Friday, August 20, 2010

Fixing a ConcurrentModificationException

Question:
The following code throws a ConcurrentModificationException. What additional code can you add between the <FIXME>...</FIXME> tags in order to prevent this exception from being thrown?
final List<String> list = new ArrayList<String>();
list.add("HELLO");
final Iterator<String> iter = list.iterator();
System.out.println(iter.next());
list.add("WORLD");
//<FIXME>

//</FIXME>
System.out.println(iter.next());
Solution:
In this example, a ConcurrentModificationException is thrown because the Iterator detects that the list over which it is iterating has been changed. If you look into the source code for these classes you will find that when an Iterator is created, it contains an int variable called expectedModCount which is initialised to the modCount of the backing list. Whenever the backing list is structurally modified (with an add or remove operation, for example) then the modCount is incremented. As a result, the iterator's expectedModCount no longer matches the list's modCount and the iterator throws a ConcurrentModificationException.

In order to prevent this exception from being thrown, we need to bring the expectedModCount of the iterator and the modCount of the list back in line with each other. Here are a couple of ways this can be done:

1. Reflection:
Reflection is the easiest way to change the internal counters of the iterator and list. In the fix below, I have set the expectedModCount of the iterator to the same value as the modCount of the list. The code no longer throws the ConcurrentModificationException.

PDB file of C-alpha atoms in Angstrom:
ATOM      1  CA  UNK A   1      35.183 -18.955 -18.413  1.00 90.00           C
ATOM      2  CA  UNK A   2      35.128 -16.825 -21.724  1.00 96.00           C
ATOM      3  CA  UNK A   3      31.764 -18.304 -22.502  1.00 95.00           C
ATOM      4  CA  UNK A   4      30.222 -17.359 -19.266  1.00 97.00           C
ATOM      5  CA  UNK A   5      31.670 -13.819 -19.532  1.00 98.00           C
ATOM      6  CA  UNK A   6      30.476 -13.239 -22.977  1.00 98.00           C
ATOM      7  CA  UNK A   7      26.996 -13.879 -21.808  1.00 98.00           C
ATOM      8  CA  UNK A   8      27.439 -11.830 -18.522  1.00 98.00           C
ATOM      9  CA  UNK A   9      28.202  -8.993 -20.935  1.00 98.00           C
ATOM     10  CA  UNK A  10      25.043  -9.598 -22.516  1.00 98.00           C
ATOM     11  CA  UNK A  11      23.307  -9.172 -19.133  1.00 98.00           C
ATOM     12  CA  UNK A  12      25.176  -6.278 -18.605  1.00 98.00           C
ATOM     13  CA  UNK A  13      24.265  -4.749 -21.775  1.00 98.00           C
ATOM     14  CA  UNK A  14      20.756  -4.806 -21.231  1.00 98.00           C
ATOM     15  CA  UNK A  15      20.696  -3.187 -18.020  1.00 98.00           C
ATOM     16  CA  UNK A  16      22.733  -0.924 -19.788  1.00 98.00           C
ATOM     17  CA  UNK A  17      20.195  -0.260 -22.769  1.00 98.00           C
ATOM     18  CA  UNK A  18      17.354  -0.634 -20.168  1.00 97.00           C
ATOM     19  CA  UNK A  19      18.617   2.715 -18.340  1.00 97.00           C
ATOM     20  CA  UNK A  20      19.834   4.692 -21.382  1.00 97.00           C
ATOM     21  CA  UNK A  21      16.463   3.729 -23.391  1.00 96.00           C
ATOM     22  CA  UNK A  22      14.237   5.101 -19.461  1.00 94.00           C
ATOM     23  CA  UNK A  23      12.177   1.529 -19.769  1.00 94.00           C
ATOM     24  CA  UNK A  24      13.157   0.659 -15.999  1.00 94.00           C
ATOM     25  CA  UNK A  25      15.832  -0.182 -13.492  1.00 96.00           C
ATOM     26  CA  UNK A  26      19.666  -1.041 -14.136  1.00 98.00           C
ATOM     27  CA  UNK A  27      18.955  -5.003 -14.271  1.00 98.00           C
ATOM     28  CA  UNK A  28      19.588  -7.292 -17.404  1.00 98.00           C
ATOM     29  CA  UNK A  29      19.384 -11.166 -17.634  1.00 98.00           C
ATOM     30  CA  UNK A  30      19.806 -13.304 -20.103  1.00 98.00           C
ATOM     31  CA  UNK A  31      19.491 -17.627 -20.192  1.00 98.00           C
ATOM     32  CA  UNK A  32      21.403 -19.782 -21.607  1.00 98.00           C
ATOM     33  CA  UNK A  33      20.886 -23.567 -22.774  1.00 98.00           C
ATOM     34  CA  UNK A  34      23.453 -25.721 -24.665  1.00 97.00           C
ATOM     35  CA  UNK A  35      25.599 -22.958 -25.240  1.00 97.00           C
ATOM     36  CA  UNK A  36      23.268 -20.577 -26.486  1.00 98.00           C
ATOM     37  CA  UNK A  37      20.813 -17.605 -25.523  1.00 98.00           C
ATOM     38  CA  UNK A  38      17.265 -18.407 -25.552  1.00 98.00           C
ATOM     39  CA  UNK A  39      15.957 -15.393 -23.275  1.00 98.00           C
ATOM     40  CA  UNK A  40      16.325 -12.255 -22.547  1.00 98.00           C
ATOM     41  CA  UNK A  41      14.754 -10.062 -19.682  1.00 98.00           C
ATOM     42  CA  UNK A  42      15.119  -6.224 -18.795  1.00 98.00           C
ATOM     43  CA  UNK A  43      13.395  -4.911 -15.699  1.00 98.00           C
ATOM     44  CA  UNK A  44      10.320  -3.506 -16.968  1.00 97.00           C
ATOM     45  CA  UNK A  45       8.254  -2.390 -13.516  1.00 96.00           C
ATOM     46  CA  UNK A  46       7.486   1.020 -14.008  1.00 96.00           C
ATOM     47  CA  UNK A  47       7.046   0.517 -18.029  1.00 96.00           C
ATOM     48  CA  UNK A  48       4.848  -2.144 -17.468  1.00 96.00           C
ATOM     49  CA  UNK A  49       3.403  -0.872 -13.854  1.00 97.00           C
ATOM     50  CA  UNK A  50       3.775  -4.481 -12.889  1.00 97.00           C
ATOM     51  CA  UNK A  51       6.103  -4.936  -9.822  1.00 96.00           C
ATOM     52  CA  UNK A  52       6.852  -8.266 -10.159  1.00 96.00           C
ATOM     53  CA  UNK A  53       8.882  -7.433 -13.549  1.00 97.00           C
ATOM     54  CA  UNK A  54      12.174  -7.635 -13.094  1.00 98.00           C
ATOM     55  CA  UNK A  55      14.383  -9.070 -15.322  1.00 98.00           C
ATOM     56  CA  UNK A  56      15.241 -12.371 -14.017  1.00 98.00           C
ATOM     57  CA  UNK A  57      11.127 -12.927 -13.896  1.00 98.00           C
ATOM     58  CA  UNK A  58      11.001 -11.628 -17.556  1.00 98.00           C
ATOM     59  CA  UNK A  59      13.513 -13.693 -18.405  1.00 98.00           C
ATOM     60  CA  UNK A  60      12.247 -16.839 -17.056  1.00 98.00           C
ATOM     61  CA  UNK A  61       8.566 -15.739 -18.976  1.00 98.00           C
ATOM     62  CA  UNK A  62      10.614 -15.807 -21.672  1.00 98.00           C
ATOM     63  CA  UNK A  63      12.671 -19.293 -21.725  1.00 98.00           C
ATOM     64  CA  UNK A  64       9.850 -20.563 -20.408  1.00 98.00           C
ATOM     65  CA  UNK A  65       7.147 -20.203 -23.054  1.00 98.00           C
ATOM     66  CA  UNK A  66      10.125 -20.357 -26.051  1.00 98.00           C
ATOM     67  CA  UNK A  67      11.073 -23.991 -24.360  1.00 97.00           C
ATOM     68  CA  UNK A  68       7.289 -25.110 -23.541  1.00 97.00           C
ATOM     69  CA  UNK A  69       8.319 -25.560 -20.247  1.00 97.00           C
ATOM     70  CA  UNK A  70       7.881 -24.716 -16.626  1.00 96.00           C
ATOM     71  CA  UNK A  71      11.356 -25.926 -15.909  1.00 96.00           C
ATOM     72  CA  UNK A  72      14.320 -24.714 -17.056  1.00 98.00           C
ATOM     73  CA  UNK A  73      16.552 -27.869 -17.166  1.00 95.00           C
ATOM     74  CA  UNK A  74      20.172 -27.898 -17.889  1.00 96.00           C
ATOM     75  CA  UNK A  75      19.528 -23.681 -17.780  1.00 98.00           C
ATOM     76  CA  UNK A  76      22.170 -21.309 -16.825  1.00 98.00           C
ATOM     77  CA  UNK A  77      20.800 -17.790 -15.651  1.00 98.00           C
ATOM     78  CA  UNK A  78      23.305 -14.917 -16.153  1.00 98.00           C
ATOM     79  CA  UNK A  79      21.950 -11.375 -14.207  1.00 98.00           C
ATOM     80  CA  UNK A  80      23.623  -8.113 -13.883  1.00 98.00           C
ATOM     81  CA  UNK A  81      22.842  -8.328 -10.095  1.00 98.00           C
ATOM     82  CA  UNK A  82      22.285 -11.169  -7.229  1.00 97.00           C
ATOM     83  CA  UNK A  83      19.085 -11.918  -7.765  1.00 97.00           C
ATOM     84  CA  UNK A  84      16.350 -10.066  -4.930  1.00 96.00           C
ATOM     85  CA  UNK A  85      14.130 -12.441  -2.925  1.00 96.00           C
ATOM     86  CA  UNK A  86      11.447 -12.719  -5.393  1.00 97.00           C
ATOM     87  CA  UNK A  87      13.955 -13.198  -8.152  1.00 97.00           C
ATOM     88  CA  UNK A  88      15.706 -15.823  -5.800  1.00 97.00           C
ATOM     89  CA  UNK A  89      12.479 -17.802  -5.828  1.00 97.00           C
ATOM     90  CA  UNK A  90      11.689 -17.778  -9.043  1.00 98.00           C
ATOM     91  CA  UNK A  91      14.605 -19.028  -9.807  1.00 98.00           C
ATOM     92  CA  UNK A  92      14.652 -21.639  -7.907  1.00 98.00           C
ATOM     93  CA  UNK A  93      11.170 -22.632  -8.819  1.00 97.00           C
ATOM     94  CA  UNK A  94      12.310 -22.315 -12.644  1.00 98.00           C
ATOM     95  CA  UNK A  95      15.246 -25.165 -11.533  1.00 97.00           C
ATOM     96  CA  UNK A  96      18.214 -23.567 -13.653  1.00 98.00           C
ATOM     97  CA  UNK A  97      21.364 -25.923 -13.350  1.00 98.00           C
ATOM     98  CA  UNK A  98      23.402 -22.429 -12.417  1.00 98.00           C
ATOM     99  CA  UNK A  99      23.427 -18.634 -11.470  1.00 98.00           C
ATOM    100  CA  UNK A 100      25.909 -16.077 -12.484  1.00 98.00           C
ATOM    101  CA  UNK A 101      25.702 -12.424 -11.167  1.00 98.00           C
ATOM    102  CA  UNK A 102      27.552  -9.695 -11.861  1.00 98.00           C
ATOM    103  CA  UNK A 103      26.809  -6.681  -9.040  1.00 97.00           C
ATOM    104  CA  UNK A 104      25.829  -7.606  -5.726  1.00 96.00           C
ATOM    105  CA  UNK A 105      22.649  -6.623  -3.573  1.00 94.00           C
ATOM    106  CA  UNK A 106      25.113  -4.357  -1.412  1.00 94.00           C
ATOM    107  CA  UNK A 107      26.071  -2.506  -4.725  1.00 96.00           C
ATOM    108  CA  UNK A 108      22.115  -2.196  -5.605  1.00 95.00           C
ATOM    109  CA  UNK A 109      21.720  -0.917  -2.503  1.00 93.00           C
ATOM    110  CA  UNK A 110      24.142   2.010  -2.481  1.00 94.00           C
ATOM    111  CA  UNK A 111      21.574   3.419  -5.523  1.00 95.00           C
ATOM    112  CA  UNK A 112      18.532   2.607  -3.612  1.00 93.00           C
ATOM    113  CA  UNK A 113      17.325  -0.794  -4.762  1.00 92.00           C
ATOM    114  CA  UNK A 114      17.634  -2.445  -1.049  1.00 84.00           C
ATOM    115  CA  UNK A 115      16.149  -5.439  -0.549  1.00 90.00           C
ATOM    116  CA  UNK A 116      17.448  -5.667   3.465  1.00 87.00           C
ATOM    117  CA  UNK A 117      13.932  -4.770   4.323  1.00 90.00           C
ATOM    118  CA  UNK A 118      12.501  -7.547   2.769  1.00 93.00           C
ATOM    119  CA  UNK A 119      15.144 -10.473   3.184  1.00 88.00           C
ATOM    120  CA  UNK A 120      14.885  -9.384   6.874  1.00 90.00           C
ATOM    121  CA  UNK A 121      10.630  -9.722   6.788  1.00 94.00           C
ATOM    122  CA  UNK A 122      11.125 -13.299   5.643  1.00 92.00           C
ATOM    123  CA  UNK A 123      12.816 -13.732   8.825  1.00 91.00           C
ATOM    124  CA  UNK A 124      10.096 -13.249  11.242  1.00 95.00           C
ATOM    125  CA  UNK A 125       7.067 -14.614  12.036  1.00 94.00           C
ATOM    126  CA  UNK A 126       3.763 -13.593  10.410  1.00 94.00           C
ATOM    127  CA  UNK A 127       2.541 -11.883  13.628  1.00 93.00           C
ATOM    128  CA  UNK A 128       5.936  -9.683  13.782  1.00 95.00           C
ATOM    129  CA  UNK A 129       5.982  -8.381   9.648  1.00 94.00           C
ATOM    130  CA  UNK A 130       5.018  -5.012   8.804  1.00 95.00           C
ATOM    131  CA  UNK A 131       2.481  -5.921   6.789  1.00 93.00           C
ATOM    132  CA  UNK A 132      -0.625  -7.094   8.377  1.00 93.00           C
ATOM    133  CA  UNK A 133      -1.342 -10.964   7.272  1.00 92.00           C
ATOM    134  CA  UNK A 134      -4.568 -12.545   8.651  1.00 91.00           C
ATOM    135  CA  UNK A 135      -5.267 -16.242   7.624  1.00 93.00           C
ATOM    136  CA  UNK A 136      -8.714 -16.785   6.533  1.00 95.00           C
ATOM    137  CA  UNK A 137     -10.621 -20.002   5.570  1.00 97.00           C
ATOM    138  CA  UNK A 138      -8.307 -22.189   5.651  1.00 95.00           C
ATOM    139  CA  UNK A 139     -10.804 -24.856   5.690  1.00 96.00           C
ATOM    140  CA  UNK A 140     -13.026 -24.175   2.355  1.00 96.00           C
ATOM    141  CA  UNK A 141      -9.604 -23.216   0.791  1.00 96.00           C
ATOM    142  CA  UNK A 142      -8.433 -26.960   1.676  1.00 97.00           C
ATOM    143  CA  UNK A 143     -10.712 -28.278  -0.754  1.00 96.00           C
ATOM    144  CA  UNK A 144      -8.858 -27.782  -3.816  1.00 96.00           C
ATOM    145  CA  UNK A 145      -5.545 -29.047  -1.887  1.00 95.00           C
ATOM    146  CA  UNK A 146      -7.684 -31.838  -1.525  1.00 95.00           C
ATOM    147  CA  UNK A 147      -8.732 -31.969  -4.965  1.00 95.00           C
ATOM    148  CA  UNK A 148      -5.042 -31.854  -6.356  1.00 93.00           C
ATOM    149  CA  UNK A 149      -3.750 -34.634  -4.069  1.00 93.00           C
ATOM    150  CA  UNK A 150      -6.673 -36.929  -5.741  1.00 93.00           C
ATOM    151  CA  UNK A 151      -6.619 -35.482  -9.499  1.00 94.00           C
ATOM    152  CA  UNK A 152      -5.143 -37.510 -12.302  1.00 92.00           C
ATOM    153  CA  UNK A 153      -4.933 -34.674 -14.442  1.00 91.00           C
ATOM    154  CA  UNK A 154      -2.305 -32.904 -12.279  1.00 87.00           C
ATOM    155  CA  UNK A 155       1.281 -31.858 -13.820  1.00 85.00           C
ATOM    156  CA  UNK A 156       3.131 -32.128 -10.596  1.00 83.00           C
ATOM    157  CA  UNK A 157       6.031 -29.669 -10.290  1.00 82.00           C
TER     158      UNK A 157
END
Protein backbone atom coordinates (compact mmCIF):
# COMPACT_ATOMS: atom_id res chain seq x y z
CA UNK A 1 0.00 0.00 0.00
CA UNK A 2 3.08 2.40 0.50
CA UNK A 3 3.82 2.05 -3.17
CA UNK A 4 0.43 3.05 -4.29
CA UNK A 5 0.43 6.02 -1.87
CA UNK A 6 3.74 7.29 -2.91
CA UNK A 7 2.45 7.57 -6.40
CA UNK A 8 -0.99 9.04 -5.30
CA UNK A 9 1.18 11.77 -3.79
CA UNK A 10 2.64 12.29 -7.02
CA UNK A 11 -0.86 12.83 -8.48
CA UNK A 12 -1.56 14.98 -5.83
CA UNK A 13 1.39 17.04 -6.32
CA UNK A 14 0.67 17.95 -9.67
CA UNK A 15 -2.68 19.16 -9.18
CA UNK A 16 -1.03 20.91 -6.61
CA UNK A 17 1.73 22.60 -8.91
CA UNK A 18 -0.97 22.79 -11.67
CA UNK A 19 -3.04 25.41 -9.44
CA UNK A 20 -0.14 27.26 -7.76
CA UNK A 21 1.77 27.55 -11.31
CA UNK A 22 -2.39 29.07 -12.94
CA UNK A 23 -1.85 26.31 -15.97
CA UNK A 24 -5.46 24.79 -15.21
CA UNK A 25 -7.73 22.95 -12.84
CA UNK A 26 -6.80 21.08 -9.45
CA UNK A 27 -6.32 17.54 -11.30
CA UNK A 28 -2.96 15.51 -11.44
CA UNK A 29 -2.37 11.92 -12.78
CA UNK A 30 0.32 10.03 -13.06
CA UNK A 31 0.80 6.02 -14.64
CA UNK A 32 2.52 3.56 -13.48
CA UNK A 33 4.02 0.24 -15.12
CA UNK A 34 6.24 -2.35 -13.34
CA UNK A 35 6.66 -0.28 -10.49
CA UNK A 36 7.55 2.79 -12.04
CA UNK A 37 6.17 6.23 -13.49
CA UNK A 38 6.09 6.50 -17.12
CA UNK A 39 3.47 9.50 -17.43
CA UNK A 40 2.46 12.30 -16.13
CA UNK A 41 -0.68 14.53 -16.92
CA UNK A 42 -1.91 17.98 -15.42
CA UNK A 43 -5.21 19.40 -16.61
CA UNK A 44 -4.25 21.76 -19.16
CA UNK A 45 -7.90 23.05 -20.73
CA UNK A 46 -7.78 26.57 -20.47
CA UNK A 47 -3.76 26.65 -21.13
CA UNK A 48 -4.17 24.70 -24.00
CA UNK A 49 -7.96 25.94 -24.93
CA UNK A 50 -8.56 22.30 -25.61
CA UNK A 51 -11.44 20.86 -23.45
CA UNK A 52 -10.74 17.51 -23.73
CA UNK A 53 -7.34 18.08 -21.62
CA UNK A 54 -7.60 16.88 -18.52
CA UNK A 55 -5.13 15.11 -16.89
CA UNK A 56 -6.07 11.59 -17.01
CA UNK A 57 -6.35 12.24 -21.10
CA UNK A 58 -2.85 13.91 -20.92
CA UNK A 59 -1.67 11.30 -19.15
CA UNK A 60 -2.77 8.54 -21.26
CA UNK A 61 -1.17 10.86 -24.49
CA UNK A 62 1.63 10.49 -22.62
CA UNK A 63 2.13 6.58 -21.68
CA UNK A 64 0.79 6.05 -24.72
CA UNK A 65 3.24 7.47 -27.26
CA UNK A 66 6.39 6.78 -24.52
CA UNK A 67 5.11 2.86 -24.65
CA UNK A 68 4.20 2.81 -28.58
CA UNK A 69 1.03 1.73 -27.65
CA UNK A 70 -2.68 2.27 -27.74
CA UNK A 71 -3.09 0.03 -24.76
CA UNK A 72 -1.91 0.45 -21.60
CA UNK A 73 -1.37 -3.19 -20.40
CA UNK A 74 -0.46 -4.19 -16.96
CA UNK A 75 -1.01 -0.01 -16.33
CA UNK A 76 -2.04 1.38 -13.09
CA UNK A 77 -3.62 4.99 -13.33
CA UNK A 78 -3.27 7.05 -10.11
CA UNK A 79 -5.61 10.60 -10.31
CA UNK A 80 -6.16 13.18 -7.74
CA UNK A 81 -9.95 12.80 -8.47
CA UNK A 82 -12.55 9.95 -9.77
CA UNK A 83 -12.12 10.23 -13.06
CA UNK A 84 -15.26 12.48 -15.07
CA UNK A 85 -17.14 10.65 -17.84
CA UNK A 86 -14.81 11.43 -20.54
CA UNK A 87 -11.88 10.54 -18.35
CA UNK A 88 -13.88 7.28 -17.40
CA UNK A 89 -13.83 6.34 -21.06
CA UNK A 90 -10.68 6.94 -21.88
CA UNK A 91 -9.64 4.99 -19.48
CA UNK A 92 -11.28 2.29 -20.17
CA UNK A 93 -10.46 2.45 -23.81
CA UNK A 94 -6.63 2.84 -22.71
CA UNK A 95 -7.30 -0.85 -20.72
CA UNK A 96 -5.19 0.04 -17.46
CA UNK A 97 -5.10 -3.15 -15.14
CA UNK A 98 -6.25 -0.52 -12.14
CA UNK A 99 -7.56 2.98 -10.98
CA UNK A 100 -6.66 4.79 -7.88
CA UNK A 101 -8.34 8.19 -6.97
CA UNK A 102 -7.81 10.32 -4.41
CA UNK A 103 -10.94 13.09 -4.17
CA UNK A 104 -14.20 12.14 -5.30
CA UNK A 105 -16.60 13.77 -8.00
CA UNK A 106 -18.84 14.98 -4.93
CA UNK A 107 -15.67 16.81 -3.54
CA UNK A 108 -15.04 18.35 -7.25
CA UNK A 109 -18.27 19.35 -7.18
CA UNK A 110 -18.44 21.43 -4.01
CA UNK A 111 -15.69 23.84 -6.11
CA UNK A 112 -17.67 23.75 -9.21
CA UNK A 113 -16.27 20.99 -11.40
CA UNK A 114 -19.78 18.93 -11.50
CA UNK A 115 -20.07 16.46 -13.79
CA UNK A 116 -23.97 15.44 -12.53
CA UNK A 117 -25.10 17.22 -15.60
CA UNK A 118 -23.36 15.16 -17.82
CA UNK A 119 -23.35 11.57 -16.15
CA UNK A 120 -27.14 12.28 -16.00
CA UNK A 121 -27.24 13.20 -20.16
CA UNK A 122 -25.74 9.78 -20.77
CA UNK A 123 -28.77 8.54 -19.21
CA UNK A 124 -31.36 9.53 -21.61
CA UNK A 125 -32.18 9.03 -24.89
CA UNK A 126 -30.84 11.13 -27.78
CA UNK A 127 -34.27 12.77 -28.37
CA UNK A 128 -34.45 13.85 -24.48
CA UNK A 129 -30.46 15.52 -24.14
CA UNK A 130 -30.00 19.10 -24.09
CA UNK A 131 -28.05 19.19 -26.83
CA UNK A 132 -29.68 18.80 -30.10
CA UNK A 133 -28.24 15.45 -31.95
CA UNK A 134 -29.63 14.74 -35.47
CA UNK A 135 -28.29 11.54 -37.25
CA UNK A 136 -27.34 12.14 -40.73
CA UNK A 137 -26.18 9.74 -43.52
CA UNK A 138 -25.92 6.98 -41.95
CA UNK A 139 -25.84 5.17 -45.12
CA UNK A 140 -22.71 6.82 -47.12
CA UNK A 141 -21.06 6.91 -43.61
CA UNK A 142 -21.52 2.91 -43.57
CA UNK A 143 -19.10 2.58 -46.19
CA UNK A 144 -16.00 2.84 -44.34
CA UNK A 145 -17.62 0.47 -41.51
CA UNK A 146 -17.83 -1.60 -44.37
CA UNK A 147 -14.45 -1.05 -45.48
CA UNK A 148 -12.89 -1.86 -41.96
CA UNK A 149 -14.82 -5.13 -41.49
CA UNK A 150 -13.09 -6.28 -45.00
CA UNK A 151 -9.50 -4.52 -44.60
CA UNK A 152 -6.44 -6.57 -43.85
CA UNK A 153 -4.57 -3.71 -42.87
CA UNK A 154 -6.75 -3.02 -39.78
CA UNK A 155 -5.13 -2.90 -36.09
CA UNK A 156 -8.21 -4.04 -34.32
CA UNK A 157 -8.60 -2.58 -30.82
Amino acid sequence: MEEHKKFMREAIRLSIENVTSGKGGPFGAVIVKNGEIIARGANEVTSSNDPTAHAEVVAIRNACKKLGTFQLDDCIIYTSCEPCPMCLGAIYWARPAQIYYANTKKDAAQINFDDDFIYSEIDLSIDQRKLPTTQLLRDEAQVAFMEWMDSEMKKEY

final List<String> list = new ArrayList<String>();
list.add("HELLO");
final Iterator<String> iter = list.iterator();
System.out.println(iter.next());
list.add("WORLD");
//<FIXME>
/* Using Reflection */
try{
  //get the modCount of the List
  Class cls = Class.forName("java.util.AbstractList");
  Field f = cls.getDeclaredField("modCount");
  f.setAccessible(true);
  int modCount = f.getInt(list);

  //change the expectedModCount of the iterator
  //to match the modCount of the list
  cls = iter.getClass();
  f = cls.getDeclaredField("expectedModCount");
  f.setAccessible(true);
  f.setInt(iter, modCount);
}
catch(ClassNotFoundException e){
  e.printStackTrace();
}
catch(NoSuchFieldException e){
  e.printStackTrace();
}
catch(IllegalAccessException e){
  e.printStackTrace();
}
//</FIXME>
System.out.println(iter.next());
2. Integer Overflow:
Another approach is to keep modifying the list until the integer modCount overflows and reaches the same value as expectedModCount. At the moment, modCount=2 and expectedModCount=1. In the fix below, I repeatedly change the list (by calling trimToSize), forcing modCount to overflow and reach expectedModCount. This code took 38s to run on my machine.
final List<String> list = new ArrayList<String>();
list.add("HELLO");
final Iterator<String> iter = list.iterator();
System.out.println(iter.next());
list.add("WORLD");
//<FIXME>
for(int i = Integer.MIN_VALUE ; i < Integer.MAX_VALUE ; i++){
  ((ArrayList)list).trimToSize();
}
//</FIXME>
System.out.println(iter.next());

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